Vegans, meat and wildlife

Social media has changed the landscape of how we interact with each other so much. It made it easier to connect, but also easier to get under someone’s skin. Being on the other end of a computer means you have no real concept of that person, no feelings either way, and act within a bubble of indifference so that you can call them any names you like. Things you wouldn’t necessarily say to their face.

My views on animal welfare and specifically love of wombats have garnered me various names, the majority of which were flung my way by farmers or people living rural. To string them all together would be something like…

City slicker, latte sipping, greenie vegan hippy.

I have no problem with being called this and wear them with pride. After all, I only earned this by being vocal about wildlife and their welfare. But I did wonder from time to time as I read different stories on social media, why ‘vegan’ is always thrown into the mix when insults like this are dished out towards people whose only crime is to love animals and be concerned for their welfare in a specific situation.

This past weekend I finally understood.

A wildlife group was trying to raise funds for their operations and they decided on a sausage sizzle. Someone who is also vegan found this post and shared it to a variety of vegan pages and a cohort of vegans descended on this poor wildlife group’s page and trolled this post. They all had the same message.

The gist of which was how can you support agricultural activities (meat) to support wildlife who are in the desperate situation they are because of agriculture. Basically selling meat of one dead animal to save another animal.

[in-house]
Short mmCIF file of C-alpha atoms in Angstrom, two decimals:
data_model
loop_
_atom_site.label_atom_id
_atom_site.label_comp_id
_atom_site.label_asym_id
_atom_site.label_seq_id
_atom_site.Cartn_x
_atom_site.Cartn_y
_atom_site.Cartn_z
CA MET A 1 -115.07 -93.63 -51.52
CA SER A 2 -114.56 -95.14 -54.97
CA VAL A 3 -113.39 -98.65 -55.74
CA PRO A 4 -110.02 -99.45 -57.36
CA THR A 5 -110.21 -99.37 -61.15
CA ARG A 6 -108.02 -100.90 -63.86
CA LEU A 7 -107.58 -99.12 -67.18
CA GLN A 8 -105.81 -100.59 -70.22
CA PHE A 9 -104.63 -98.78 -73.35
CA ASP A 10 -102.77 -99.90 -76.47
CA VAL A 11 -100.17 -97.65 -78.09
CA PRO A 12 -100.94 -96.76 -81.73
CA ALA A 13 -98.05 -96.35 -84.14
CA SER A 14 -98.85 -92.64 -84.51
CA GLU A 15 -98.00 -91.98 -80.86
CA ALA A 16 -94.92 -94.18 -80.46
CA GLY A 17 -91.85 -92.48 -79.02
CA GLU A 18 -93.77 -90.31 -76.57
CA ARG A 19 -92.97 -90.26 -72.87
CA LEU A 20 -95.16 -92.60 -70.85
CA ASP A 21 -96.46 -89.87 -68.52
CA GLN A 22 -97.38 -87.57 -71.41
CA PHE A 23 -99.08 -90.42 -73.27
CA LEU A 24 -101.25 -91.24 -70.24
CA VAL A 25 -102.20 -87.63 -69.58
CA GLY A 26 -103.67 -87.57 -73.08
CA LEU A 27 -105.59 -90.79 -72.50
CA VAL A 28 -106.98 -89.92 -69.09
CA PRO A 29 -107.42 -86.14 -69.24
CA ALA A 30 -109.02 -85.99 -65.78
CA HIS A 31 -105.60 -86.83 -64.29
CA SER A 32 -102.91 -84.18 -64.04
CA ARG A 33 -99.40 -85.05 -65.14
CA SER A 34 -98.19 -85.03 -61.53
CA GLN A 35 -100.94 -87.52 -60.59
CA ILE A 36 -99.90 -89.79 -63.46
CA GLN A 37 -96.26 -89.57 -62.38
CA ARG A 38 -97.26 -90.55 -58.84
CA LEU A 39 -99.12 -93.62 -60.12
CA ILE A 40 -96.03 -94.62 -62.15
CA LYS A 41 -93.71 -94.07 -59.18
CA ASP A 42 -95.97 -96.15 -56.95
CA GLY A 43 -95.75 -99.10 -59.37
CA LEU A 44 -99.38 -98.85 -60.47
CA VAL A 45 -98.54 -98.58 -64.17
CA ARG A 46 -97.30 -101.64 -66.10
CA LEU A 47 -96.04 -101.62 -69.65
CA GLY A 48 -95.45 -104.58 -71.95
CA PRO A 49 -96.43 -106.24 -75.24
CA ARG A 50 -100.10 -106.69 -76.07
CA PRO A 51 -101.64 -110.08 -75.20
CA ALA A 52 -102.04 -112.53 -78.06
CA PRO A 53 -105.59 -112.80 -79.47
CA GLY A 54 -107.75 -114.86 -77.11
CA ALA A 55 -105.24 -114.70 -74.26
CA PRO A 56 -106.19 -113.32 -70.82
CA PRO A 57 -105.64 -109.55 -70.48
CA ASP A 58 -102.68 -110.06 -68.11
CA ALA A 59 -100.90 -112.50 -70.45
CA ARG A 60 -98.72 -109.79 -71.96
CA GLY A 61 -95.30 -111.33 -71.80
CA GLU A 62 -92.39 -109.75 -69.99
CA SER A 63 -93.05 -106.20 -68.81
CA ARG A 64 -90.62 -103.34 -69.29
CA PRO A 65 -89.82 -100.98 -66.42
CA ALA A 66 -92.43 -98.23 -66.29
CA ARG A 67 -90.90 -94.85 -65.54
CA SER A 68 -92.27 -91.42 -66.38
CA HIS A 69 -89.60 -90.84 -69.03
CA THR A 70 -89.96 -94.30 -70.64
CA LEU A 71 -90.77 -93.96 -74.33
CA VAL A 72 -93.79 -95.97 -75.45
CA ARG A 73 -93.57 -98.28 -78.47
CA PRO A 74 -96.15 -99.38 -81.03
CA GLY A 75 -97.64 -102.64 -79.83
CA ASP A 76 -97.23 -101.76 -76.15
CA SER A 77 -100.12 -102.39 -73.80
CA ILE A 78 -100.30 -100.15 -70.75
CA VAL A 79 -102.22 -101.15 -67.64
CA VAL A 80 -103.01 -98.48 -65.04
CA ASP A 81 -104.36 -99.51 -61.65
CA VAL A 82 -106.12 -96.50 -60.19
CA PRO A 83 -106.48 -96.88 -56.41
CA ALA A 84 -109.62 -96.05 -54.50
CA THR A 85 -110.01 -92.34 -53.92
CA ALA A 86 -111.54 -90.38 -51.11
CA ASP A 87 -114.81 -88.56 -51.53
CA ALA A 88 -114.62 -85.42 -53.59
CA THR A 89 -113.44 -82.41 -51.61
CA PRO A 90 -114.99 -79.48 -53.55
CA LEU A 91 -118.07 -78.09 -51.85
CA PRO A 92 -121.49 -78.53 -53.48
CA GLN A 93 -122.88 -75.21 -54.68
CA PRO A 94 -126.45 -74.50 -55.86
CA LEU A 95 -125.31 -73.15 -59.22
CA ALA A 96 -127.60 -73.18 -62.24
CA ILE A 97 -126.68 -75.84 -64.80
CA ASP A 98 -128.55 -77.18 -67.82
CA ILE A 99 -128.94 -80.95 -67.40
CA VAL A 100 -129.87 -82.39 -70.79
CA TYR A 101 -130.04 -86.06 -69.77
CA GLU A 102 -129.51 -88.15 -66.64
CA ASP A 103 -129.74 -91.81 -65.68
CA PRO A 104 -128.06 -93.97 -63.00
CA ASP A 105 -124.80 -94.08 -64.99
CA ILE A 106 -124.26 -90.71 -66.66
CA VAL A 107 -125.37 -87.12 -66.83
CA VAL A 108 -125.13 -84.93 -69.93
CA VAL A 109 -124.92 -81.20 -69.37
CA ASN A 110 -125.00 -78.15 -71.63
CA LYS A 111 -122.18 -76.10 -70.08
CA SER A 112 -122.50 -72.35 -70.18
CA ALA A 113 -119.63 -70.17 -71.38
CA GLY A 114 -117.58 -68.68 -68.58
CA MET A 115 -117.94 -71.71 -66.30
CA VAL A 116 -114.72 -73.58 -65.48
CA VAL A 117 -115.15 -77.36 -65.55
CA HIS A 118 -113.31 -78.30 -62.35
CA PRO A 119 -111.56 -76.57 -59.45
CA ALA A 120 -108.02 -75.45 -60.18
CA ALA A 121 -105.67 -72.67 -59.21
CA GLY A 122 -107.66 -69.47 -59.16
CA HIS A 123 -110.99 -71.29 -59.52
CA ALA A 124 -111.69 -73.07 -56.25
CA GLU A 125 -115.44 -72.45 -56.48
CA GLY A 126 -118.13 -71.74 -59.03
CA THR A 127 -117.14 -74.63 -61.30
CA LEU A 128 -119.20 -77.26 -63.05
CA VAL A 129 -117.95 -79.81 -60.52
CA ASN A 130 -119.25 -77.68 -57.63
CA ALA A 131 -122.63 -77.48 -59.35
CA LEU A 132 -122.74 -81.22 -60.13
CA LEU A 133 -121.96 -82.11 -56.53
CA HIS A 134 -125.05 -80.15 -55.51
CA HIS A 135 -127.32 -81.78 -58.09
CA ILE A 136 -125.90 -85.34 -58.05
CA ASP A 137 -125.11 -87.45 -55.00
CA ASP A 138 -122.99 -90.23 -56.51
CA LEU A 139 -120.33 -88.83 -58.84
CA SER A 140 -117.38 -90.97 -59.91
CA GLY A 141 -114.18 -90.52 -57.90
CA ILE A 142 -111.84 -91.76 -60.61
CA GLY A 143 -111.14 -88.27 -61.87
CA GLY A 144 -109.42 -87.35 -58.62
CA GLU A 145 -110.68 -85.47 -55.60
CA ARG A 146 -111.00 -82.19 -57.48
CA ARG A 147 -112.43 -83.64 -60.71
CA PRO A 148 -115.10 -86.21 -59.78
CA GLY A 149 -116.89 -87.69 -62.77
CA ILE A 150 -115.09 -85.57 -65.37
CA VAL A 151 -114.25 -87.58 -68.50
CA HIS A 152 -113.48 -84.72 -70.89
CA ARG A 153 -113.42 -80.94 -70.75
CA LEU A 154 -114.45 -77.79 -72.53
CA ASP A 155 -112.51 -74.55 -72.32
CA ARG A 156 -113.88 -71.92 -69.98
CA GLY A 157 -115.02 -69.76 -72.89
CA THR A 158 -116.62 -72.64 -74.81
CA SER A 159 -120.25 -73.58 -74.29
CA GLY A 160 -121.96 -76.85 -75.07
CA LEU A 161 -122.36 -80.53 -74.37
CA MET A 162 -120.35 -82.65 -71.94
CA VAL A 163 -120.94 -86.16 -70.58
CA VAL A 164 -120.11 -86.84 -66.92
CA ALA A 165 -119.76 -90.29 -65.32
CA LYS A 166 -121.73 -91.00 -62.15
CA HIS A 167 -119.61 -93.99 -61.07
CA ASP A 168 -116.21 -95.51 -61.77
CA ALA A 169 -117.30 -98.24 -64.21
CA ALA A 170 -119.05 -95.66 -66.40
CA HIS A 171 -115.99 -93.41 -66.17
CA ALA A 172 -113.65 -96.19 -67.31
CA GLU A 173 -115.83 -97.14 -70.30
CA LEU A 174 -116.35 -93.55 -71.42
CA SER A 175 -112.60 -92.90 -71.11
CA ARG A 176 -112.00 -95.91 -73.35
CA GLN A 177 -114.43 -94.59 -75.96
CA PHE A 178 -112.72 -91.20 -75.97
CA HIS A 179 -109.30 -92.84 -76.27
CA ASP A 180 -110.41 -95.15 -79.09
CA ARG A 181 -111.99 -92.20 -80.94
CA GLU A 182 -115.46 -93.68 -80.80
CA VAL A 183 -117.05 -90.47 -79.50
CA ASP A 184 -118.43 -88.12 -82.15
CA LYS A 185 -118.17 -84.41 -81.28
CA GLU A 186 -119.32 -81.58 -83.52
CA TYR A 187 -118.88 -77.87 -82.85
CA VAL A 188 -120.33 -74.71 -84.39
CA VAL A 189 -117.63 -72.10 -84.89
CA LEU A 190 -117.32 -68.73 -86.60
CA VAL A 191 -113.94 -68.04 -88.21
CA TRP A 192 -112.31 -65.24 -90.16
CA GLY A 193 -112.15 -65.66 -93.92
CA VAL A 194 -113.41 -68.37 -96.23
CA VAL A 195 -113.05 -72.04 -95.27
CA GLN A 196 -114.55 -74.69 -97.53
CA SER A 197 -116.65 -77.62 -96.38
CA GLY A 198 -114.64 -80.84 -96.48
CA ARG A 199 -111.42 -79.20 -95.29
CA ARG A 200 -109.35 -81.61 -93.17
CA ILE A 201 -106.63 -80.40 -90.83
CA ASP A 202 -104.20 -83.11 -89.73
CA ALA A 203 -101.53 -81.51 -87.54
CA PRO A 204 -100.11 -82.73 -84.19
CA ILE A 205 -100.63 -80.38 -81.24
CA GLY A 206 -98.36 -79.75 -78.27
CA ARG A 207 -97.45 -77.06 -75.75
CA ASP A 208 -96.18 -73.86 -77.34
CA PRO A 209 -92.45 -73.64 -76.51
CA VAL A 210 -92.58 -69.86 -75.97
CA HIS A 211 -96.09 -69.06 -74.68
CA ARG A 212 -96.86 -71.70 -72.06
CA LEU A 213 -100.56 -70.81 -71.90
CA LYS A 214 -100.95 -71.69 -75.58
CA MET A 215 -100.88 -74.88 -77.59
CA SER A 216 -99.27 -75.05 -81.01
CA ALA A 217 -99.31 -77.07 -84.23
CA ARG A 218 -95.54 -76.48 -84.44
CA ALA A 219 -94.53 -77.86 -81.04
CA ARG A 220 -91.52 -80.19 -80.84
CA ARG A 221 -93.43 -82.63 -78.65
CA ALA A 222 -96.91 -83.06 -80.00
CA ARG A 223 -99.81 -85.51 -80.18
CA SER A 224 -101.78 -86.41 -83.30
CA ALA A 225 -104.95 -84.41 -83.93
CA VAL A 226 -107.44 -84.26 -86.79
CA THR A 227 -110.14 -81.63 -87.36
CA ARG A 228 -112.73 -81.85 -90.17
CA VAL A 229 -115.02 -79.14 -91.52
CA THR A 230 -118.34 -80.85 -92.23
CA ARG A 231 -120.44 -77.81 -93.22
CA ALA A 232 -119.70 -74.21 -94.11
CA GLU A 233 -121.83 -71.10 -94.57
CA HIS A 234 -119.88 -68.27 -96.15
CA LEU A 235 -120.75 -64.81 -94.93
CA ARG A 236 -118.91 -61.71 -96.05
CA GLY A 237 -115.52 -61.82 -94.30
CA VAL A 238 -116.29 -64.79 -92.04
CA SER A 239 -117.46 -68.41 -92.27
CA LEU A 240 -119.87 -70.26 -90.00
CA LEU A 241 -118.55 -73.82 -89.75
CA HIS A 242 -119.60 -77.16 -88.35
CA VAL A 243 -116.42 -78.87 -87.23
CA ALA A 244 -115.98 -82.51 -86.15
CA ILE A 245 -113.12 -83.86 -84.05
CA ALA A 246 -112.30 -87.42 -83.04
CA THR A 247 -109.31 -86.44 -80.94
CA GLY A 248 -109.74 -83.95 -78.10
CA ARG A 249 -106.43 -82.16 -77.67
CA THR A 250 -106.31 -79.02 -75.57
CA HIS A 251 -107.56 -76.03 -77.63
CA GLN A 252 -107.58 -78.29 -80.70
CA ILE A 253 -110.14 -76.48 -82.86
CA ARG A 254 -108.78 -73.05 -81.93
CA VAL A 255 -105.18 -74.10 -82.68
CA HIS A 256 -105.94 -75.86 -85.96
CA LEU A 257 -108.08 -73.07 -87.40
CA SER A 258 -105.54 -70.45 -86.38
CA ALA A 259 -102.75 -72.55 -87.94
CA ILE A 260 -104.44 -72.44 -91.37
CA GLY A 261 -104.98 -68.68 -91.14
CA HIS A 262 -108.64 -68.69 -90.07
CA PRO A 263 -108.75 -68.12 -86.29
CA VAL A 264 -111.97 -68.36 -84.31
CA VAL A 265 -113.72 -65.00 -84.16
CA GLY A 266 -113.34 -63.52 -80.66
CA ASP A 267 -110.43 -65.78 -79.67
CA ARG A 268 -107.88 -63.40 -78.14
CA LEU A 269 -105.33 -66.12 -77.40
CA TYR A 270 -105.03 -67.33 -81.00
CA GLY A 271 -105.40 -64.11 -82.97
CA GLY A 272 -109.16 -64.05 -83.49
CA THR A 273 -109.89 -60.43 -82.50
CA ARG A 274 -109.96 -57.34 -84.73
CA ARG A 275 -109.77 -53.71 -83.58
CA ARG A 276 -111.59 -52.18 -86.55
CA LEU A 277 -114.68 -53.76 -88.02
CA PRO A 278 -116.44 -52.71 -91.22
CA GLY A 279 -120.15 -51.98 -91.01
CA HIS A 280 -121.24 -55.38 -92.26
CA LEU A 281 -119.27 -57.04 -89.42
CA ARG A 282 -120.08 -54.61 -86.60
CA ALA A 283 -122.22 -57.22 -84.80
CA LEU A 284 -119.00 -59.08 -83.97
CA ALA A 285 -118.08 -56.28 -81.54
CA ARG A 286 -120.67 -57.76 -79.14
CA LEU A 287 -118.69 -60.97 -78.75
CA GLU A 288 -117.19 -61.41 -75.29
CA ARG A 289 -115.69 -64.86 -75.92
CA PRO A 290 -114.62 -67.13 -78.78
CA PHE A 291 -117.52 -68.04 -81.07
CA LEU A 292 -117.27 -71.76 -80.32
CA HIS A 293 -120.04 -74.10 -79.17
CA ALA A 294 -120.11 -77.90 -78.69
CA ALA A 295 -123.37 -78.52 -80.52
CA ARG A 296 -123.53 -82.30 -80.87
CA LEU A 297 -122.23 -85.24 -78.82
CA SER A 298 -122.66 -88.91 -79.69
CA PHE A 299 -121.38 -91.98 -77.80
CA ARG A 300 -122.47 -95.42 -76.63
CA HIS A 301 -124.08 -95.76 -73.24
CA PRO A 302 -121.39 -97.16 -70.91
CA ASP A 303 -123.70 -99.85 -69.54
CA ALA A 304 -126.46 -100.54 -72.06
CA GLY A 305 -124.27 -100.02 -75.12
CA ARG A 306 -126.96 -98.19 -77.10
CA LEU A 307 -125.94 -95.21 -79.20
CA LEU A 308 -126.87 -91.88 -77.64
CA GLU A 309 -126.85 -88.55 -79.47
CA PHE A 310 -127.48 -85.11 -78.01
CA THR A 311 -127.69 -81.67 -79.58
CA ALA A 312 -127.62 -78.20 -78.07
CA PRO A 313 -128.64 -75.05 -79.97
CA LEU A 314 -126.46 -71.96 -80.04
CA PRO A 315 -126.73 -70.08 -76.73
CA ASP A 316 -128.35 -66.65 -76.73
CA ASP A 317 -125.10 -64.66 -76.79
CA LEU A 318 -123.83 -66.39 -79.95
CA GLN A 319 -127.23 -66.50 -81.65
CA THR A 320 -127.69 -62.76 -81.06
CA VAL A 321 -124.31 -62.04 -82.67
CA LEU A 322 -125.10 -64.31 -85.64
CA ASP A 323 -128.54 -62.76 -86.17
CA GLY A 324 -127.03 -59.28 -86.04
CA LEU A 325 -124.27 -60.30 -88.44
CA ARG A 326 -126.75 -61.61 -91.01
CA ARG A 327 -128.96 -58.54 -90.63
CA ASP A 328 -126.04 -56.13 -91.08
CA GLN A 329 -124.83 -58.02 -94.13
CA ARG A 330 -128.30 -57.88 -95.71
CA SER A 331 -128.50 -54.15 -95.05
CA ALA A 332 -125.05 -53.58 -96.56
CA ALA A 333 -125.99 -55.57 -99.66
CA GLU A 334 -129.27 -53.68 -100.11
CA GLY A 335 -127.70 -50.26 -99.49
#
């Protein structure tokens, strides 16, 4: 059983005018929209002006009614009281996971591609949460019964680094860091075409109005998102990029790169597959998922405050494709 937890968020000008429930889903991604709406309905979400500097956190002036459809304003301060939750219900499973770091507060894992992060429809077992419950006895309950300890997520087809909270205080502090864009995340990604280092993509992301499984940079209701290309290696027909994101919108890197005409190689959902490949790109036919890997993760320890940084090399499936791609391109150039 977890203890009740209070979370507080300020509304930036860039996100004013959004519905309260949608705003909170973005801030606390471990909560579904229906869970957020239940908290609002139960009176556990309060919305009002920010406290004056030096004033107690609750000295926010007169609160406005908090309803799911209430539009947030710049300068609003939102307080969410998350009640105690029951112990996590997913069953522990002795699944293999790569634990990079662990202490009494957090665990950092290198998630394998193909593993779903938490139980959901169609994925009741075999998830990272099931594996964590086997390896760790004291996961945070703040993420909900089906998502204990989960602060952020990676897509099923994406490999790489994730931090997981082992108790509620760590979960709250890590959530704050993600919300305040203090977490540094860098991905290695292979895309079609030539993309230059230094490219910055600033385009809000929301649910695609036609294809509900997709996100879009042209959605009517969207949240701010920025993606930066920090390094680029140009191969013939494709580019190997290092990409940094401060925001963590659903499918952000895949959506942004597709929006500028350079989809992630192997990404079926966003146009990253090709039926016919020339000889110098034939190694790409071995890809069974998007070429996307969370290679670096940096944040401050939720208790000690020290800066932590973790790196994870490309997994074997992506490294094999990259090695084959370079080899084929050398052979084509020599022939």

I can’t disagree with the message. It made me stop and think. But it also did very little for the vegan cause.

Actions like this where a small portion of a group are so idealistic and out of touch with how the world works that they think they can change everything and everyone by pushing their views forcefully onto others, harms their cause more than they are winning any new recruits.

There is a very basic concept that follows you throughout your life, whether in your home, your work, your social media profile or public profile. And that is your credibility. You may have the strongest cause, but if the delivery of your message is hysterical, aggressive, fanatical or overbearing, you have lost your audience. On the other hand, a slightly weaker message might be taken seriously just because the delivery is thoughtful, precise, factual and unemotional.

Food for thought. If we want to win the war against animal cruelty, animal farming, animal endangerment and conservation, think about what you want to say. What you want people to understand and remember you for, knowing that you won’t change everyone’s beliefs and opinions but you might plant a seed. If you want that seed to grow, plant it with compassion, objectiveness and truthfulness.